Dutch pensioners face higher health insurance premiums and income tax payments from 2016, political sources have told broadcaster RTL.
The plan to cut a number of tax benefits for pensioners will be published on September 16 when the government presents its 2015 spending plans to parliament, RTL says.
The tax increases have been agreed with three opposition parties – the D66 Liberals and two minor Christian parties – in order make sure they have majority support in the upper house of parliament.
RTL says the government plans to save nearly €400m by cutting tax breaks for pensioners, and that those with considerable private assets will be hit especially hard.
Ministers also plan to increase the income-dependent element in health insurance paid by everyone without an employer. Although the self-employed will get some compensation for this, pensioners will not.
The self-employed not only pay standard health insurance fees of around €120 a month but an additional 5% of their income on the first €55,000 they earn.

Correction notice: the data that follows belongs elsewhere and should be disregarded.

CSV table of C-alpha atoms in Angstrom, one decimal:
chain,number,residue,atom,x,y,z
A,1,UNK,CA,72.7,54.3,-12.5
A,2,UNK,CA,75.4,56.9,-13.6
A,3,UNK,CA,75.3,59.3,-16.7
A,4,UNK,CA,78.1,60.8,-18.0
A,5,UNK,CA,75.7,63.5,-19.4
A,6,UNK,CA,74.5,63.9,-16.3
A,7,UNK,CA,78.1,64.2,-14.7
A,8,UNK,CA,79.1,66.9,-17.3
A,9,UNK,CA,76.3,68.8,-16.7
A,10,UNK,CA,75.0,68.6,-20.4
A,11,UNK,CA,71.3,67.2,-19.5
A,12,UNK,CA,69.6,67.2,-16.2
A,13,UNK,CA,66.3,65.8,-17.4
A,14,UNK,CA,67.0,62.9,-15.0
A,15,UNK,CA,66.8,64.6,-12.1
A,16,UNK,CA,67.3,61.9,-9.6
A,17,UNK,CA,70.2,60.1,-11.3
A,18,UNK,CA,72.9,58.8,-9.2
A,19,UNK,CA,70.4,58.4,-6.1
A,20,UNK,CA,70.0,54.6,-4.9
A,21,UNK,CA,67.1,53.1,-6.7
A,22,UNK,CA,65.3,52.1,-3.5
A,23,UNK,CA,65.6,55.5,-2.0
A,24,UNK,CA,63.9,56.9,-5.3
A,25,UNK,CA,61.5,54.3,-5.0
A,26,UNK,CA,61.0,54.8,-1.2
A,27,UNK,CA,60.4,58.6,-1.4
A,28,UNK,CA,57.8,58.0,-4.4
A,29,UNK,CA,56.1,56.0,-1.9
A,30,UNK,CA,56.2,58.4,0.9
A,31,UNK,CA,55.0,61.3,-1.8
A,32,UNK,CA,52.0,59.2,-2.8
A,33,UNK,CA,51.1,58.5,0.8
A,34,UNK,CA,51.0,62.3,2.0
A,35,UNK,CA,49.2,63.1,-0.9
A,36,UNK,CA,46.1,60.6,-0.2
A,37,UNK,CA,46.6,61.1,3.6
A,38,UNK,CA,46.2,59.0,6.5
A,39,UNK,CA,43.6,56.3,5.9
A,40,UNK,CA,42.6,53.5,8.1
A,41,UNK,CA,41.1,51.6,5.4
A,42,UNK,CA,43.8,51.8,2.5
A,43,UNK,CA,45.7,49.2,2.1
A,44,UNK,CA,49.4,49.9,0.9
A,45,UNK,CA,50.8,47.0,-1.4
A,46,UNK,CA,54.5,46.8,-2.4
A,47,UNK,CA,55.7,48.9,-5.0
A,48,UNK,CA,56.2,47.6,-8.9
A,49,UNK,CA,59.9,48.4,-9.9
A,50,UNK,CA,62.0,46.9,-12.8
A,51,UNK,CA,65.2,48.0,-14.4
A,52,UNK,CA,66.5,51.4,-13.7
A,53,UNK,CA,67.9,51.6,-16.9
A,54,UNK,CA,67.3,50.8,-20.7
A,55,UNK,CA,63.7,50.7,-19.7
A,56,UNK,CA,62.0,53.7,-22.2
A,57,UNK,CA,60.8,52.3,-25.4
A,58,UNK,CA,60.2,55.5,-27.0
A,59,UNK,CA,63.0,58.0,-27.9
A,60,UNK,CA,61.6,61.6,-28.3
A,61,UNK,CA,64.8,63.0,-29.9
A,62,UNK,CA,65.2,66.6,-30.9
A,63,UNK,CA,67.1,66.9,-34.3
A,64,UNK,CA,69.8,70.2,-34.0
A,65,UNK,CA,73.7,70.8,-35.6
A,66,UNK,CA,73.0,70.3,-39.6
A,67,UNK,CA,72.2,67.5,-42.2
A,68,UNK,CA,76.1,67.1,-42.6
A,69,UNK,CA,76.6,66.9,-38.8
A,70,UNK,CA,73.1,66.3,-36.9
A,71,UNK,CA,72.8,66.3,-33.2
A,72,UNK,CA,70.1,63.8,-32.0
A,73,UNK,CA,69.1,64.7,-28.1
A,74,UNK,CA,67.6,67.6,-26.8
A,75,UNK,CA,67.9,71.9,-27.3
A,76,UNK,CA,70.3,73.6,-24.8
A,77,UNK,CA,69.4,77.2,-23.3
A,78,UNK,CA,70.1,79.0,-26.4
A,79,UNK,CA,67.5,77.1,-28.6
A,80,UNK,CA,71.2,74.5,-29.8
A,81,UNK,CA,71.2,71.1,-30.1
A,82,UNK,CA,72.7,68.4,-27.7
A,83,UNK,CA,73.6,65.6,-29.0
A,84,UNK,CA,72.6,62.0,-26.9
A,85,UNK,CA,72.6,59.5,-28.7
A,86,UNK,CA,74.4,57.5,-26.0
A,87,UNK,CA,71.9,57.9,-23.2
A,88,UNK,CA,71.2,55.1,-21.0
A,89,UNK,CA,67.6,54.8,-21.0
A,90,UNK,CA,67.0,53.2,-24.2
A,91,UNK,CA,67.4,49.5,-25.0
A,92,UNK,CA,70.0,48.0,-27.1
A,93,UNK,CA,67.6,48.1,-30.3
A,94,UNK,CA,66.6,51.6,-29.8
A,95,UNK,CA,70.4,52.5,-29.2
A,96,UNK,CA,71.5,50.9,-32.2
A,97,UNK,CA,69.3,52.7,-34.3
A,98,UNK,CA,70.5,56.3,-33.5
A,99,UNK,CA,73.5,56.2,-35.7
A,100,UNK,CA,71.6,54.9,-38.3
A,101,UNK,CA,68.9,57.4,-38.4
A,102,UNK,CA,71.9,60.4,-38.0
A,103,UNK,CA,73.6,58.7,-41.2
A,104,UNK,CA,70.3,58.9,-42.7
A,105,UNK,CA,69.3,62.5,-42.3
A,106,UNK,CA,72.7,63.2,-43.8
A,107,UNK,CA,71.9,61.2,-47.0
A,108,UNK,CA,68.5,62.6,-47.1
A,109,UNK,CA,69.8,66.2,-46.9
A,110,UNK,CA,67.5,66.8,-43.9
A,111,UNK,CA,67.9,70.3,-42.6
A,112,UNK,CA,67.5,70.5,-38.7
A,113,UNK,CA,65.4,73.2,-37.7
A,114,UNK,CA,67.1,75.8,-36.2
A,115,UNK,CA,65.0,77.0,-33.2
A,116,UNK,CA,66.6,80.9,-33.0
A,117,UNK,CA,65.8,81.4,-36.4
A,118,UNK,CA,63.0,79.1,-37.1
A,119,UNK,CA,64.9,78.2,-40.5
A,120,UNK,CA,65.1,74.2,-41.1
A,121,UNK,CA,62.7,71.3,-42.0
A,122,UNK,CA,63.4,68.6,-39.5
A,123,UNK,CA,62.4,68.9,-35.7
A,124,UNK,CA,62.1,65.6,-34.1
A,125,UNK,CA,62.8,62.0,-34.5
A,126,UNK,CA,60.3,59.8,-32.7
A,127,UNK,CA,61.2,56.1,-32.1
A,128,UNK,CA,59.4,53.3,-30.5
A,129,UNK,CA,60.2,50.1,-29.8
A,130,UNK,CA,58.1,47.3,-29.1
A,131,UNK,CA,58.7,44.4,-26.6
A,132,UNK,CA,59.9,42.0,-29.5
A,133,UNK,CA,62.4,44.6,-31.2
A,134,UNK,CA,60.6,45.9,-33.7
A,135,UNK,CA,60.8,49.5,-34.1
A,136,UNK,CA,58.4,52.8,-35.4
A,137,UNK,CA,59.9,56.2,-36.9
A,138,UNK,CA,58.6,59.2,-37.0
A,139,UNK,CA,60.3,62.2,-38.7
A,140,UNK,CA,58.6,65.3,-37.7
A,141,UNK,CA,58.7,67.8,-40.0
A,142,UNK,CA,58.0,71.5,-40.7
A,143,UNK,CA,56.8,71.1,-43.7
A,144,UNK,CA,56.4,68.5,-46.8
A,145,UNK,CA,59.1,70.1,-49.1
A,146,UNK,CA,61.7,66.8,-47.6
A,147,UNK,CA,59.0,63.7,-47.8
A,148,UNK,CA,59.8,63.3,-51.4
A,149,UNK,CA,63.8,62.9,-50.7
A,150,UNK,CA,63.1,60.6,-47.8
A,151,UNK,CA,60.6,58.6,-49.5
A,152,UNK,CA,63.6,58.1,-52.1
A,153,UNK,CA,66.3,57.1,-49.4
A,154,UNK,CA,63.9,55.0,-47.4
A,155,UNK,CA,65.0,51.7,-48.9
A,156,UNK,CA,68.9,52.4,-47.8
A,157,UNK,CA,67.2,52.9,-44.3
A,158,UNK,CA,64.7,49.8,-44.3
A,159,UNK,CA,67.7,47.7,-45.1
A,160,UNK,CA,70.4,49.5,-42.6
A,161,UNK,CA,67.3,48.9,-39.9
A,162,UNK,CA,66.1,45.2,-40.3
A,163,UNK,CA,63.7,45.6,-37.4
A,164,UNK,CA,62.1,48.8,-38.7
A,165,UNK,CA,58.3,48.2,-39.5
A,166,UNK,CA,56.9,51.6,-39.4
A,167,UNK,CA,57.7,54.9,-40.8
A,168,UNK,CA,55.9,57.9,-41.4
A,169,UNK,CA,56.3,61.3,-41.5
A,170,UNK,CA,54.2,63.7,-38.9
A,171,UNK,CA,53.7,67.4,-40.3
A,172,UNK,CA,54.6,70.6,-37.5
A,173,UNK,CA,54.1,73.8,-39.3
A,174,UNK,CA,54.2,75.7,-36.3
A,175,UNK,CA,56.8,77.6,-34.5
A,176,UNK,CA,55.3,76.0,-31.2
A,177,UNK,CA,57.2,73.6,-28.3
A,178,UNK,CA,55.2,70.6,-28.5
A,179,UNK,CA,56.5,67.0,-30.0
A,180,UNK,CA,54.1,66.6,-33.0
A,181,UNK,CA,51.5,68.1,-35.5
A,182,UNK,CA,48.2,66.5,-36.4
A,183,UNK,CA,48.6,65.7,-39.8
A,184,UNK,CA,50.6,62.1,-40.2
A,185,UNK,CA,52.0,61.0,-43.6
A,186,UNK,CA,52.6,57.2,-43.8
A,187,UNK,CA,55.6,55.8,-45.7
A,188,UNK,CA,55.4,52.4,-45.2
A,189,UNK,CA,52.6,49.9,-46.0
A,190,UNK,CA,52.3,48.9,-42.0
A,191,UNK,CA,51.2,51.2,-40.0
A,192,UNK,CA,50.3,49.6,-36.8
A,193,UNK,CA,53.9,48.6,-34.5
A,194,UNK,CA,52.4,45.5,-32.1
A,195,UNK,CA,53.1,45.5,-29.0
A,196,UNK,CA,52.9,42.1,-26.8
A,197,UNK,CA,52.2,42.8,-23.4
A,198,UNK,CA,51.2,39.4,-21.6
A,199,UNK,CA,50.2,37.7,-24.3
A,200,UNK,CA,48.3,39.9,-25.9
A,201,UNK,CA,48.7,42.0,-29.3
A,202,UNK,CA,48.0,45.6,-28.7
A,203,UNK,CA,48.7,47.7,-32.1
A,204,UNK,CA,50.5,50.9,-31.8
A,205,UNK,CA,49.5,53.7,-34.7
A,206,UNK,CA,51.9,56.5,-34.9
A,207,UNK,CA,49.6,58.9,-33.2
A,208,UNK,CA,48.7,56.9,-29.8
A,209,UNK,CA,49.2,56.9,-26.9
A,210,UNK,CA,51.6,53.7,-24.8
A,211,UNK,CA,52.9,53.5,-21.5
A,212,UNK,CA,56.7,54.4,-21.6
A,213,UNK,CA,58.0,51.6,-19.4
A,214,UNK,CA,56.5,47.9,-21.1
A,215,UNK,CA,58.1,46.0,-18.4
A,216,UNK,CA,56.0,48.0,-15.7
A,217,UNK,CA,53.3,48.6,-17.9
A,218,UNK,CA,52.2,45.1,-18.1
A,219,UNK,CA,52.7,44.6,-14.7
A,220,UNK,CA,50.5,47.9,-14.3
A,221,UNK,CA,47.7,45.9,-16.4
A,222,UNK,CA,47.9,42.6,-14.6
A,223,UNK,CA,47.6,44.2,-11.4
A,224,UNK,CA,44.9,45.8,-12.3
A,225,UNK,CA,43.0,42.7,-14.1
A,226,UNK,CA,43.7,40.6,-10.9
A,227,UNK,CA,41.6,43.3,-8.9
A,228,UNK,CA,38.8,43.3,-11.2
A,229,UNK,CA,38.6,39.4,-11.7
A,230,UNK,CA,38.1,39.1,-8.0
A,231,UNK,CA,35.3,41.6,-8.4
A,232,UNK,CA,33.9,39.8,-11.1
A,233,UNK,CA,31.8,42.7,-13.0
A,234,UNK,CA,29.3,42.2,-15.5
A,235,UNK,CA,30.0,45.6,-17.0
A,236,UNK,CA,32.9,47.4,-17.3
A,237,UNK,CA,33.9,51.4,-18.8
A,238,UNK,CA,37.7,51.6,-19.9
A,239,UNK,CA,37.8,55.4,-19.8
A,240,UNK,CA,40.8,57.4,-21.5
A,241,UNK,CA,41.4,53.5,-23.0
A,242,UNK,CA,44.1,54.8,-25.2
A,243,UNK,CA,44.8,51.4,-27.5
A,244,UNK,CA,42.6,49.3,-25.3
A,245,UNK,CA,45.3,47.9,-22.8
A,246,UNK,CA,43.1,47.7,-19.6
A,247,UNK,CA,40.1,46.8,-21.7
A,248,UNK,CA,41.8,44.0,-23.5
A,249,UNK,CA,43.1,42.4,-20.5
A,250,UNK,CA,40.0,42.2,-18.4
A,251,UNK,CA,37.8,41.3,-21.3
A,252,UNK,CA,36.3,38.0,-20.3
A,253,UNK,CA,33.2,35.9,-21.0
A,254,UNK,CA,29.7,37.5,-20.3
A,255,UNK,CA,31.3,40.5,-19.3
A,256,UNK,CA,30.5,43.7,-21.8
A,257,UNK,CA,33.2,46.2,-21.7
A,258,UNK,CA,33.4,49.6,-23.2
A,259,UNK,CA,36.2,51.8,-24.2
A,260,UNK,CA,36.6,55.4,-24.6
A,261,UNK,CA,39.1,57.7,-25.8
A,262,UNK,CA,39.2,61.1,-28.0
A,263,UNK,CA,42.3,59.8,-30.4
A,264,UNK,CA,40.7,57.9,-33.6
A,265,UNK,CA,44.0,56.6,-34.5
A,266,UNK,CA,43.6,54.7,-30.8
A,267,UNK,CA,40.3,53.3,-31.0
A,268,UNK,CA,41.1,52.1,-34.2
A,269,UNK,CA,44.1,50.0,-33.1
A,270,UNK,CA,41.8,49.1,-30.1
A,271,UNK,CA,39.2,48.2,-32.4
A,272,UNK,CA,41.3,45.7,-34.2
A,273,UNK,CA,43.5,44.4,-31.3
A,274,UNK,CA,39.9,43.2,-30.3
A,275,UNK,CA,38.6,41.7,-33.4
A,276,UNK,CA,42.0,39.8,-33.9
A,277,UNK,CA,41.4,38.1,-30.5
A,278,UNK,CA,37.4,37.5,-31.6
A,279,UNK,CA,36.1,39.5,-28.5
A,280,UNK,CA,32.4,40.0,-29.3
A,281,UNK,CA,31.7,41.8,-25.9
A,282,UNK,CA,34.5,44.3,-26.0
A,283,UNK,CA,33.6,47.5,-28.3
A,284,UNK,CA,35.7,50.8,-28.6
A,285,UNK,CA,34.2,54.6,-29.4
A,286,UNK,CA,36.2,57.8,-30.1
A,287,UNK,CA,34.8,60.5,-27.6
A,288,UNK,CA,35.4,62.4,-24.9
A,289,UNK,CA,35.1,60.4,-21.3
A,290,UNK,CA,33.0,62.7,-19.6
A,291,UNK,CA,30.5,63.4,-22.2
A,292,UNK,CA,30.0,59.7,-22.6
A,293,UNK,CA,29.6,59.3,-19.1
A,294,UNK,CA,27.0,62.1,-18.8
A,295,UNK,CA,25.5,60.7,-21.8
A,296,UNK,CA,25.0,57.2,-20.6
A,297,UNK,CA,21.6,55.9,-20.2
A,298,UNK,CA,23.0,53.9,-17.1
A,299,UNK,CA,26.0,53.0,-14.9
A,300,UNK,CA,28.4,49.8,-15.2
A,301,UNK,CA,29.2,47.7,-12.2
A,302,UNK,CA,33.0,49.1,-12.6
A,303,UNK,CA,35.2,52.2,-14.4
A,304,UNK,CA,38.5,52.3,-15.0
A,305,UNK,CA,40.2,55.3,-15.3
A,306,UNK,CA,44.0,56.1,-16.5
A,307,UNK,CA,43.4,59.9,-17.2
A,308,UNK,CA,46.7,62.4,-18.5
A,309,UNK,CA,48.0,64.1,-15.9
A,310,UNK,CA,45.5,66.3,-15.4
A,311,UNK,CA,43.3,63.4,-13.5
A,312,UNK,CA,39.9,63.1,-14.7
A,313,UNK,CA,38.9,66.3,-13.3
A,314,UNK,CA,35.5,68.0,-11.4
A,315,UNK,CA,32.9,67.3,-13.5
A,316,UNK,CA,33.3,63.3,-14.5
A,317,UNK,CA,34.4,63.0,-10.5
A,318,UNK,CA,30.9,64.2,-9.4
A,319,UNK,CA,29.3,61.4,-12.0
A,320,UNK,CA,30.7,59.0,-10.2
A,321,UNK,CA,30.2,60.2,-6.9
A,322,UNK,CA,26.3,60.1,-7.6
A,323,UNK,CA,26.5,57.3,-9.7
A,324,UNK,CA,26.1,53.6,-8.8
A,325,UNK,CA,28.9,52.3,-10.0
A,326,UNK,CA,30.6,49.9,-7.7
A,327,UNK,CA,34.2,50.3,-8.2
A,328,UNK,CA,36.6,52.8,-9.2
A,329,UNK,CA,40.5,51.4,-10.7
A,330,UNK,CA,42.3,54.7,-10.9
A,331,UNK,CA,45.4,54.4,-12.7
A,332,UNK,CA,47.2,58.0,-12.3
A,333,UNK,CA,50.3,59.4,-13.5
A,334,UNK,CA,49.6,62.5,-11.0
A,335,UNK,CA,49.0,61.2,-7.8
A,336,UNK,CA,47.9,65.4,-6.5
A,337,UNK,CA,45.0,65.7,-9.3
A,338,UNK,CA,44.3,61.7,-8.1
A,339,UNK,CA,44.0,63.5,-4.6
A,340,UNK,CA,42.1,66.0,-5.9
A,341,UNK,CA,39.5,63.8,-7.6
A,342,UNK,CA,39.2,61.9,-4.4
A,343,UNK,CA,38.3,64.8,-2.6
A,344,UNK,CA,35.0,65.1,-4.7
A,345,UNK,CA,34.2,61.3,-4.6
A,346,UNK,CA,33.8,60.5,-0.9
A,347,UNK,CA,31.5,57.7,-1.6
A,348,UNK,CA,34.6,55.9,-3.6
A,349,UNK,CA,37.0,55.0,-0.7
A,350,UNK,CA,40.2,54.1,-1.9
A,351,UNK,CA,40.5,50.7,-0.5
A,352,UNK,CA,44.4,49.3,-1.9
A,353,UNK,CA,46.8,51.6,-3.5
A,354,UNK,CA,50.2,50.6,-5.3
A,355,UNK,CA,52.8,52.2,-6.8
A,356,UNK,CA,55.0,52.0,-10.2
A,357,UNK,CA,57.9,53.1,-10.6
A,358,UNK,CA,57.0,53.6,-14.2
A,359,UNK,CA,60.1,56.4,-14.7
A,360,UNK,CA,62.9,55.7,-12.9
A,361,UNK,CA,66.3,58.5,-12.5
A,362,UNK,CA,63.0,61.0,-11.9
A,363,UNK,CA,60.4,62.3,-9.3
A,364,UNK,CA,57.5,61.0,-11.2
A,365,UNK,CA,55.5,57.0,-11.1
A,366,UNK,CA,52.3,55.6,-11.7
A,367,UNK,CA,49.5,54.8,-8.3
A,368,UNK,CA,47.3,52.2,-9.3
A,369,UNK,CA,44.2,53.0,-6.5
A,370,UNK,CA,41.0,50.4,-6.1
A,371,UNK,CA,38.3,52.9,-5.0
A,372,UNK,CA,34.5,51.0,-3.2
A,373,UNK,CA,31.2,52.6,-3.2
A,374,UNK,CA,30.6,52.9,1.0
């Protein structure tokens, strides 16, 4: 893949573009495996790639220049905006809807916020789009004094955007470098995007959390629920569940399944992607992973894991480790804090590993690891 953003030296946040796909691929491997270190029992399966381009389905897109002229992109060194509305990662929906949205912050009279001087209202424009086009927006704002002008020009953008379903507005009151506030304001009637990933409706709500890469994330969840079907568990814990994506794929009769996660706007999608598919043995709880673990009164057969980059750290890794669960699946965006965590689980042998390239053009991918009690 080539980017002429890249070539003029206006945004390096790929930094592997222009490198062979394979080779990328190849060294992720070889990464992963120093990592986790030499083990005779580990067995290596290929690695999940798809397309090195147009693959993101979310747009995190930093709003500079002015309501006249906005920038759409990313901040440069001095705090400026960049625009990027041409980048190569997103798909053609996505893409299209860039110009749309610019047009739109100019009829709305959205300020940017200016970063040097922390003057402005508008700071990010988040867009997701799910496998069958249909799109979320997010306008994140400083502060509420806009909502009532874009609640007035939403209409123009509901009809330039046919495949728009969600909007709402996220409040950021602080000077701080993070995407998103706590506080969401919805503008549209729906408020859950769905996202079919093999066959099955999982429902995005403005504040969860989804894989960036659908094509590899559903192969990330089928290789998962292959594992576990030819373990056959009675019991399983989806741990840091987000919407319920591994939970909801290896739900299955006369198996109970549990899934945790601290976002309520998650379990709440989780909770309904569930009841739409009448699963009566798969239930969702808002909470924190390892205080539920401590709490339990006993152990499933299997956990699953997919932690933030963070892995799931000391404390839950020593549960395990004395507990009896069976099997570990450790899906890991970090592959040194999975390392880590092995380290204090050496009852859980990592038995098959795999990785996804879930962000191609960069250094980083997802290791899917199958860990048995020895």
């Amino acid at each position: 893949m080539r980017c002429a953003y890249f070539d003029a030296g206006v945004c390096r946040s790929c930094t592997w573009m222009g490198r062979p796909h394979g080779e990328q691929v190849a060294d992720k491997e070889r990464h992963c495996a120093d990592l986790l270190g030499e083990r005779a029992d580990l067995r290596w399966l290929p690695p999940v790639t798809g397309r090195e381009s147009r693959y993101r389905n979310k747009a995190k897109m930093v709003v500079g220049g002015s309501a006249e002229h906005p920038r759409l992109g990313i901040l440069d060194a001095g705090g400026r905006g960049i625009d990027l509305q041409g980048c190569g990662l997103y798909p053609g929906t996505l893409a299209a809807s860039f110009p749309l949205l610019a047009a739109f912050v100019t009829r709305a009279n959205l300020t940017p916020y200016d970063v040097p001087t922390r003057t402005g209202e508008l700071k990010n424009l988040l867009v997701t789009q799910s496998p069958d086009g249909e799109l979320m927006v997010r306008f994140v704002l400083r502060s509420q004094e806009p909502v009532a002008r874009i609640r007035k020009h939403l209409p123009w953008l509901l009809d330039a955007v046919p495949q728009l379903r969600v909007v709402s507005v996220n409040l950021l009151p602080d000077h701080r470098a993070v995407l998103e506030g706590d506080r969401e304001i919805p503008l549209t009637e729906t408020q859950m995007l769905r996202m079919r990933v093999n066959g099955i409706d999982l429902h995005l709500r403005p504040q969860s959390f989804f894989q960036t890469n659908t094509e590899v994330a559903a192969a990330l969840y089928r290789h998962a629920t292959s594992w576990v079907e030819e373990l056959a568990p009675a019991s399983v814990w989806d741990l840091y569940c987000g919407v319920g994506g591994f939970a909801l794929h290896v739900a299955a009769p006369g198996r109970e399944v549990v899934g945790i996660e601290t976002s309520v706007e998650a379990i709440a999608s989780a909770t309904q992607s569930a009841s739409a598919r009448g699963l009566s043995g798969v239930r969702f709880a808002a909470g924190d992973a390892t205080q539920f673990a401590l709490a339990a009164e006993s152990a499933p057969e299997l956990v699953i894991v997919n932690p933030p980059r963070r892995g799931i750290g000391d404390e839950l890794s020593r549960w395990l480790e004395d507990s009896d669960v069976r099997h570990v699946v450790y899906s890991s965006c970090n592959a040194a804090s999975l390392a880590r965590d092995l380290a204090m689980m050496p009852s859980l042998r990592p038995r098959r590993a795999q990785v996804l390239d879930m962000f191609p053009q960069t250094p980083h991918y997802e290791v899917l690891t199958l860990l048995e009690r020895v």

The cuts are necessary because the government has dropped its plans to replace various extra benefits for poorer families – such as healthcare, child and housing benefit – by a single payment. The move proved too complicated to introduce.
This means social affairs minister Lodewijk Asscher has to compensate for the anticipated savings elsewhere.
Pensioners’ groups have described the decision as ‘scandalous’. ‘These measures are targeting a specific group of pensioners who have already been hit hard in recent years,’ Liane den Haan of the pensioners’ union ANBO said.
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